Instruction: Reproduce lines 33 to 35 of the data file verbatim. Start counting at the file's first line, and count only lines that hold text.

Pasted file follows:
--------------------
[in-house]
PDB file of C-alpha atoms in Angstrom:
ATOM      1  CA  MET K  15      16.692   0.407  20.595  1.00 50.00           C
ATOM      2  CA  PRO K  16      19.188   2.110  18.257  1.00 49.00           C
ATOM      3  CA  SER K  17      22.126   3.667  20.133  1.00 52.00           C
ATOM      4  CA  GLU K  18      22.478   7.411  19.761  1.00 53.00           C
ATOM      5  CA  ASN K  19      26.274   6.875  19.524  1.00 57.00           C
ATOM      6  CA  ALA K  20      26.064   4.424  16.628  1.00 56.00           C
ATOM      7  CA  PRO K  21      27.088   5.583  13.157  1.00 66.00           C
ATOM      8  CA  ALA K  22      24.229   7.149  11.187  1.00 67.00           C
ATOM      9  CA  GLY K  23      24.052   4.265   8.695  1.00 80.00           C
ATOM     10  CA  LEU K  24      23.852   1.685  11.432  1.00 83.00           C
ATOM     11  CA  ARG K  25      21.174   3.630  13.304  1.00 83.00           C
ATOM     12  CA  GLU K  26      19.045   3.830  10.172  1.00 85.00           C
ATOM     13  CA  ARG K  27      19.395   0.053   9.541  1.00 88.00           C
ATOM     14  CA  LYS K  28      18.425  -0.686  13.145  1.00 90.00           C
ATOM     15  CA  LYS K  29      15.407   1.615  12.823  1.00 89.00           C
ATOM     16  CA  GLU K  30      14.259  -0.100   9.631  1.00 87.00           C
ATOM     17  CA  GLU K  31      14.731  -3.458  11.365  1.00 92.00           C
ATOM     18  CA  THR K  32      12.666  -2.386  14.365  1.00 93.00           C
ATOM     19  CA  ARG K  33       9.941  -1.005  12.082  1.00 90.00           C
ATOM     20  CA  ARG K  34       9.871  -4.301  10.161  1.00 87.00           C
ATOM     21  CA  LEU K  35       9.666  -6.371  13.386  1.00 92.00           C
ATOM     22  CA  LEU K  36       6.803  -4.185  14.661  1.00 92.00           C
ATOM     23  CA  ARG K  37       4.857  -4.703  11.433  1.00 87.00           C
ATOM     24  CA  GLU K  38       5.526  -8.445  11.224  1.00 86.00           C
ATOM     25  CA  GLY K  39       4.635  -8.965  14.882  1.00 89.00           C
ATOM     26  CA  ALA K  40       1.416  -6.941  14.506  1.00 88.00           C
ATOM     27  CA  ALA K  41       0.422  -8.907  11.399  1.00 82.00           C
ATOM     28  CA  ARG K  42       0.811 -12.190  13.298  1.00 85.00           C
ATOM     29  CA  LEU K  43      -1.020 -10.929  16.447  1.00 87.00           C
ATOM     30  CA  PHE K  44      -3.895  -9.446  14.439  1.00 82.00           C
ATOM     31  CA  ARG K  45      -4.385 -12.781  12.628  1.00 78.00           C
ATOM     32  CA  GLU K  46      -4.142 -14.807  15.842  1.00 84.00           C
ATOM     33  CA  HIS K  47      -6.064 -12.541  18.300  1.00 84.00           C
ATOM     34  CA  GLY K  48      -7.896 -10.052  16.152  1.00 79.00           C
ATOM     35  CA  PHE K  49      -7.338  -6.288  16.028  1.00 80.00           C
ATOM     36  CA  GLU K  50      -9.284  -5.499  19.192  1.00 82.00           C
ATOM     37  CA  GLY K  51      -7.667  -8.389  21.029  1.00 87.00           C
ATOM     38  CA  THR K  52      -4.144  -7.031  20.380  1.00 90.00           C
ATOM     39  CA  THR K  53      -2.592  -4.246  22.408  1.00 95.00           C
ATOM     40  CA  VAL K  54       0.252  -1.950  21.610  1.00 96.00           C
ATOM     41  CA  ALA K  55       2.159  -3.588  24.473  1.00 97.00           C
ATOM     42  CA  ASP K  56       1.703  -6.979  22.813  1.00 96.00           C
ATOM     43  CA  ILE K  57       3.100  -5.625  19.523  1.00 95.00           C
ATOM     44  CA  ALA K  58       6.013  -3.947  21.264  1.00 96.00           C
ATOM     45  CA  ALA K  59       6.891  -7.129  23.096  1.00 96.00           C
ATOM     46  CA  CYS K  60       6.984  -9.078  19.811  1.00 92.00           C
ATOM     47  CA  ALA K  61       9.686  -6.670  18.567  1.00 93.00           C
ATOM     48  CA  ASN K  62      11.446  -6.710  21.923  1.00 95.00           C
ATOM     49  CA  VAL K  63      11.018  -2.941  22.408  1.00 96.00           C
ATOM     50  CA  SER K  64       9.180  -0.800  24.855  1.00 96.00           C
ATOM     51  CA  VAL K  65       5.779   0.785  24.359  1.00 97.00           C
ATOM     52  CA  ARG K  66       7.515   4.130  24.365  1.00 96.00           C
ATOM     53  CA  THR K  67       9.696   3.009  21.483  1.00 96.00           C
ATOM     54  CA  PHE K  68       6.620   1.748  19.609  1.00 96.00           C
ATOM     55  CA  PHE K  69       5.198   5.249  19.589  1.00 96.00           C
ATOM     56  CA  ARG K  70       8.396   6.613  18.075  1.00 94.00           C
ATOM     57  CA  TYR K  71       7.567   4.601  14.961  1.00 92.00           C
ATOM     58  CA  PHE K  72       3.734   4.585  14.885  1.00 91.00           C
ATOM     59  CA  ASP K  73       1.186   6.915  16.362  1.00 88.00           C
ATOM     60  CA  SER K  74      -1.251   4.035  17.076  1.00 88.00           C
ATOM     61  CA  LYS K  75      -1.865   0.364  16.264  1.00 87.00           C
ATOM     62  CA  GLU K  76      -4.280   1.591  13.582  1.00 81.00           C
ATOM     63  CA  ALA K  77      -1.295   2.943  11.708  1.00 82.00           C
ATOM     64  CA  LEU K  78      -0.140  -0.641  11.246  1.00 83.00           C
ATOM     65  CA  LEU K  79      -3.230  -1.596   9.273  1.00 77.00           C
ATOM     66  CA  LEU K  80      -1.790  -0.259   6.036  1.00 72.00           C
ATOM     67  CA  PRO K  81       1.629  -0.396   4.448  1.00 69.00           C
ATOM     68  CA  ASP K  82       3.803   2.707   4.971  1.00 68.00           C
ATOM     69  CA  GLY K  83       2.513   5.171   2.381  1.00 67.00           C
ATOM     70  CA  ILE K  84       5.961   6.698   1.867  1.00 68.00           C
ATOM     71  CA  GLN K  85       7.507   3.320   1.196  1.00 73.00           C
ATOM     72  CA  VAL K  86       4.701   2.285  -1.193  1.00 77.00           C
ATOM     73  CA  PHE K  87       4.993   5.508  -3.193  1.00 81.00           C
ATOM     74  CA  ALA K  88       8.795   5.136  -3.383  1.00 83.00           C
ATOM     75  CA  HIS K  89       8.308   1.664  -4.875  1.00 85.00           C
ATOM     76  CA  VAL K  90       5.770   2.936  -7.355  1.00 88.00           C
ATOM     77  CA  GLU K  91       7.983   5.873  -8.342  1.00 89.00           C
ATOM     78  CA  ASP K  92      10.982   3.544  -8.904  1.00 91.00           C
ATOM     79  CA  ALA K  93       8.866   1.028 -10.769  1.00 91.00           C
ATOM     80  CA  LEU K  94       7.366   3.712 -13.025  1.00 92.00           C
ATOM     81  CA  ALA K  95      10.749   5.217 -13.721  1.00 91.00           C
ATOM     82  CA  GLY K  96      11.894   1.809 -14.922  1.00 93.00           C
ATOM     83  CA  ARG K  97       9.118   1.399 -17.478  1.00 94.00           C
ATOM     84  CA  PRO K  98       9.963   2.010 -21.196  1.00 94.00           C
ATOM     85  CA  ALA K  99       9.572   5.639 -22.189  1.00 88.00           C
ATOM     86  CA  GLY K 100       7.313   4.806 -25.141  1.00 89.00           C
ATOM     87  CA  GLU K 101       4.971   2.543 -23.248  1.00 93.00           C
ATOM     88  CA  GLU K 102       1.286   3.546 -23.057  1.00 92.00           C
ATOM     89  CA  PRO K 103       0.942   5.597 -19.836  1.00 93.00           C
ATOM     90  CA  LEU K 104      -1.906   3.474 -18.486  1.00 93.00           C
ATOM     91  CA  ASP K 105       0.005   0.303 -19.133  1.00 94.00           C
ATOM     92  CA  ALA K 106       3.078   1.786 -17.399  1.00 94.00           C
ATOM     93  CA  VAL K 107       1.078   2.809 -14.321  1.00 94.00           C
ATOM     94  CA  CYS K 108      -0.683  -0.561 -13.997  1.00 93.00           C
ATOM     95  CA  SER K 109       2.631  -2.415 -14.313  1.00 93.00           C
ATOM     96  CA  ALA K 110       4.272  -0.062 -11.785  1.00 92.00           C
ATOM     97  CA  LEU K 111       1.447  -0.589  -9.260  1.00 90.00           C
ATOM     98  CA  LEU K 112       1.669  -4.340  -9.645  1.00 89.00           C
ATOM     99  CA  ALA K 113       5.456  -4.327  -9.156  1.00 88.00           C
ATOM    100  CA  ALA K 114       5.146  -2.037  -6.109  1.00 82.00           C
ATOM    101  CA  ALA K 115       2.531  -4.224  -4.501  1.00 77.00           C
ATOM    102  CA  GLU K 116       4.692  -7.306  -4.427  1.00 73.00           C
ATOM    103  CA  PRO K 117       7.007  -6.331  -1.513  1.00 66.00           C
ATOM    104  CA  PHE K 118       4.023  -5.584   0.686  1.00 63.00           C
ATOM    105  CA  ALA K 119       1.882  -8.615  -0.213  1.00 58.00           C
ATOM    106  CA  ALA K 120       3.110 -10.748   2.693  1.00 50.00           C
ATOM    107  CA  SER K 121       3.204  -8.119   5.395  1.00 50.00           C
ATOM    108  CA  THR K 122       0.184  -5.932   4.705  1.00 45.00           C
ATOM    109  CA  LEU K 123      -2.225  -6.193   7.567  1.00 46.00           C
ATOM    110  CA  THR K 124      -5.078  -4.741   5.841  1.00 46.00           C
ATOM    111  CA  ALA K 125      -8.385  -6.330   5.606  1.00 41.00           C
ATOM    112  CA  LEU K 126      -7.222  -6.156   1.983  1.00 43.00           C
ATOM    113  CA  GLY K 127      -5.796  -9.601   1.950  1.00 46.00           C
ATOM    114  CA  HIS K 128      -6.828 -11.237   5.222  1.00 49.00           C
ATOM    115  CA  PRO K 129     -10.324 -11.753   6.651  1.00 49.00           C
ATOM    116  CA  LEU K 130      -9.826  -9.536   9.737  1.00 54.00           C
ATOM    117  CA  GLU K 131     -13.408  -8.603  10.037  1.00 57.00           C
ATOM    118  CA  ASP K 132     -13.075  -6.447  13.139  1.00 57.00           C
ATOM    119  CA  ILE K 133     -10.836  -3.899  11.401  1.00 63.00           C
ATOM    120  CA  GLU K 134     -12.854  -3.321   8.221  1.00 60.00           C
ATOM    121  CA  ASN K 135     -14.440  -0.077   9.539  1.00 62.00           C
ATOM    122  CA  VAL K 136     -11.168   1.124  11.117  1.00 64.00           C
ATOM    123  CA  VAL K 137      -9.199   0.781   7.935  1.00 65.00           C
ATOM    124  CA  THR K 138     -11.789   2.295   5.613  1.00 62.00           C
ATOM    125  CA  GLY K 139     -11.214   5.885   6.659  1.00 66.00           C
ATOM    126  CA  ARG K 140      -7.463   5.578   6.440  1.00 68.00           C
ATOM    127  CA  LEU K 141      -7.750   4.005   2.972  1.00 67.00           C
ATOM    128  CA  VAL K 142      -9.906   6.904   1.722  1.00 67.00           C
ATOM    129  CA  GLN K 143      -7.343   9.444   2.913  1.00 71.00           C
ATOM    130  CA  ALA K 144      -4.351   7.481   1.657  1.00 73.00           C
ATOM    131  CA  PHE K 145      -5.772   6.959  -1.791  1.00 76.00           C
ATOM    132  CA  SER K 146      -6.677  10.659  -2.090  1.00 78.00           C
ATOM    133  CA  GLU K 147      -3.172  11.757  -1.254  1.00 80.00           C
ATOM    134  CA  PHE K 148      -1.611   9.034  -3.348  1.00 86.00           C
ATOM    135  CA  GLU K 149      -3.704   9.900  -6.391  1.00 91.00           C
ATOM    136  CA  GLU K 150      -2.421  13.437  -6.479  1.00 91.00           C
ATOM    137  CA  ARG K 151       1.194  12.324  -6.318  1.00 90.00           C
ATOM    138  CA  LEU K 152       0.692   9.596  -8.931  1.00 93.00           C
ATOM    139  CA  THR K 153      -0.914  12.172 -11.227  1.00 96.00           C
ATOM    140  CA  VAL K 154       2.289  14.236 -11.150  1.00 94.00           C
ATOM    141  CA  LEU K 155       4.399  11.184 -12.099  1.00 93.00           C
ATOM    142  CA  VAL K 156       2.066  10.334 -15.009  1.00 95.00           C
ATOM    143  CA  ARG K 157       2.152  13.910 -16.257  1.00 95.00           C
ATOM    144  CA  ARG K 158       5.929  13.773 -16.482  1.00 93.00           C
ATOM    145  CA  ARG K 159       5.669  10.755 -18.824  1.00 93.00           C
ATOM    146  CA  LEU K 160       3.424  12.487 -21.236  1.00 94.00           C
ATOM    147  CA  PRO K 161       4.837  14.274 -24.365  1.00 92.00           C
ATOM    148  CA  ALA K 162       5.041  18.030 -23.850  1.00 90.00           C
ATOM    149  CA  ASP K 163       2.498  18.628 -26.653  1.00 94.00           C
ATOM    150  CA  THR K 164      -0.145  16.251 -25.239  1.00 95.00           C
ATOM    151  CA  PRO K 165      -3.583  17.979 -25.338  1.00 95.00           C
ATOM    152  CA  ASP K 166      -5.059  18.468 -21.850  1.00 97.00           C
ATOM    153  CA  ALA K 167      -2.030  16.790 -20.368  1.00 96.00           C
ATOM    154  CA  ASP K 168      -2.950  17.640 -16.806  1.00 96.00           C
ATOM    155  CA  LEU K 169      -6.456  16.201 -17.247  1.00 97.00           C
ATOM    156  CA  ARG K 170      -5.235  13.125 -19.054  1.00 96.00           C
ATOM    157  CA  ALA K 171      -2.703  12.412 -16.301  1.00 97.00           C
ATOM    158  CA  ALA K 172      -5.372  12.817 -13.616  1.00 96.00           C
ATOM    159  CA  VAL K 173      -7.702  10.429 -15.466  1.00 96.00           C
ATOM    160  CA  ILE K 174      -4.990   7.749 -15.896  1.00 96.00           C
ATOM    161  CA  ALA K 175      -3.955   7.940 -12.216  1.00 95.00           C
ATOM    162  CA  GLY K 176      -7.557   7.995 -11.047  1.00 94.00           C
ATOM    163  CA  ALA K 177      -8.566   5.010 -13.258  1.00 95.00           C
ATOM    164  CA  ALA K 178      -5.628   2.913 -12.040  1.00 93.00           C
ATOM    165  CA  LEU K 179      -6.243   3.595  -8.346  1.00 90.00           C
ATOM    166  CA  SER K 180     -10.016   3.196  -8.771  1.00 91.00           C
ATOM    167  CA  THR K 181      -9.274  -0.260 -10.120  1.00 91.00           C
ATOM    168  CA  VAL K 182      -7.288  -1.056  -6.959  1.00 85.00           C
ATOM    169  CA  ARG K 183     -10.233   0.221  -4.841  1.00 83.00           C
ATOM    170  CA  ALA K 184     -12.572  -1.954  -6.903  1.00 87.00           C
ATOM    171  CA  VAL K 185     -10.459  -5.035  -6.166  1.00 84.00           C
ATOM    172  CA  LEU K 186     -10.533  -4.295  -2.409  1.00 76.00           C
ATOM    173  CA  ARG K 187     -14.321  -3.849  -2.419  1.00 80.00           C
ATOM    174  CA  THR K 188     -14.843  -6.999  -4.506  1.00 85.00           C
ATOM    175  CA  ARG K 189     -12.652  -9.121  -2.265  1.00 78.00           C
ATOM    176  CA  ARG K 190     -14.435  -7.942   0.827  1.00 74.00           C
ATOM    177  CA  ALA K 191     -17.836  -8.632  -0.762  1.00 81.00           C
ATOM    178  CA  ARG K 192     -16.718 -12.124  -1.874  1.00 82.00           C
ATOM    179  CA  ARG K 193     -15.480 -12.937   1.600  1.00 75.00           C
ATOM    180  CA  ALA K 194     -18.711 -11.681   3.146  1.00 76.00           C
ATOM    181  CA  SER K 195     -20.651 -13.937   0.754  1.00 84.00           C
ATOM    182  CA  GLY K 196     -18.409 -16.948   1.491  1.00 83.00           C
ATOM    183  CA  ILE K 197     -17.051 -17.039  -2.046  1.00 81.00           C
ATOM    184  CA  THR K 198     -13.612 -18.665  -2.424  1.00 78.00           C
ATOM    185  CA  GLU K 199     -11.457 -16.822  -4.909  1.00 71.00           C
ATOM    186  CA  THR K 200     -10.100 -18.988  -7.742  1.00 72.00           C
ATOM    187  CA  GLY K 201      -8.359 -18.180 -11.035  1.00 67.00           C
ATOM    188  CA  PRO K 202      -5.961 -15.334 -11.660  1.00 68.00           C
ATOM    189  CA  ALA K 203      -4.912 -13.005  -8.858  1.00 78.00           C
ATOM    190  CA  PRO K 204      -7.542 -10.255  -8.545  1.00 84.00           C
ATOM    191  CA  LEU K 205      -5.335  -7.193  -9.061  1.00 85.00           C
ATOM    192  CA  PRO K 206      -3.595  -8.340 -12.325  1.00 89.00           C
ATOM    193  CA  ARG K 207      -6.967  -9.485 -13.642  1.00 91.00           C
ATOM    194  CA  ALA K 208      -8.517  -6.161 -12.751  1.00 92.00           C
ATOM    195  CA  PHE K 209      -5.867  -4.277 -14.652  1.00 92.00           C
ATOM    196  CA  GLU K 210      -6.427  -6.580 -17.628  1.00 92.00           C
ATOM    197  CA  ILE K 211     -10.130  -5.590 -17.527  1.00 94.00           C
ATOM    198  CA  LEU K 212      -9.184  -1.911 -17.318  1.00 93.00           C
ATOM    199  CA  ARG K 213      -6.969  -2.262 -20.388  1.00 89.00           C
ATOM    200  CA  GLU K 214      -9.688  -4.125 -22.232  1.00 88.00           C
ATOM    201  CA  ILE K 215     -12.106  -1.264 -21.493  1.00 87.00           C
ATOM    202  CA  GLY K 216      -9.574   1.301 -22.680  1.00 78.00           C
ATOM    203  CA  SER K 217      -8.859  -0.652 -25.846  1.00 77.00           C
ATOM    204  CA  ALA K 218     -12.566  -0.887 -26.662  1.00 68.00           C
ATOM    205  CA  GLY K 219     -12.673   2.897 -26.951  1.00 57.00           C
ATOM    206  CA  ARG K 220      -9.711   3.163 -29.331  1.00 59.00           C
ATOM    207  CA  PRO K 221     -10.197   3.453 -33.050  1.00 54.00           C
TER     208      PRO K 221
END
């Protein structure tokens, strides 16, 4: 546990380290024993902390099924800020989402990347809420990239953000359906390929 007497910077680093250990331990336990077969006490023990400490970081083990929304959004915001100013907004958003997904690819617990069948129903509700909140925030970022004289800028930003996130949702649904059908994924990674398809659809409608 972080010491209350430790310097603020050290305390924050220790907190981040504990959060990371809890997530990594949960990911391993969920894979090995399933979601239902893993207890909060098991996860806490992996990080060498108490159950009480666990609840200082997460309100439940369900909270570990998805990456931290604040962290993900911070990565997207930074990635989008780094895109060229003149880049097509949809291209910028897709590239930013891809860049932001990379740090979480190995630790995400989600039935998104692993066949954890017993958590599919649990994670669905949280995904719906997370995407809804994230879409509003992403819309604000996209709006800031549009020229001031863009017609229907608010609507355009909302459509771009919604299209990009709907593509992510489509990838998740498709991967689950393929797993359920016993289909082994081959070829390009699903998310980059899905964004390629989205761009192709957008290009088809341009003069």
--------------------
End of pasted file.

ATOM     31  CA  ARG K  45      -4.385 -12.781  12.628  1.00 78.00           C
ATOM     32  CA  GLU K  46      -4.142 -14.807  15.842  1.00 84.00           C
ATOM     33  CA  HIS K  47      -6.064 -12.541  18.300  1.00 84.00           C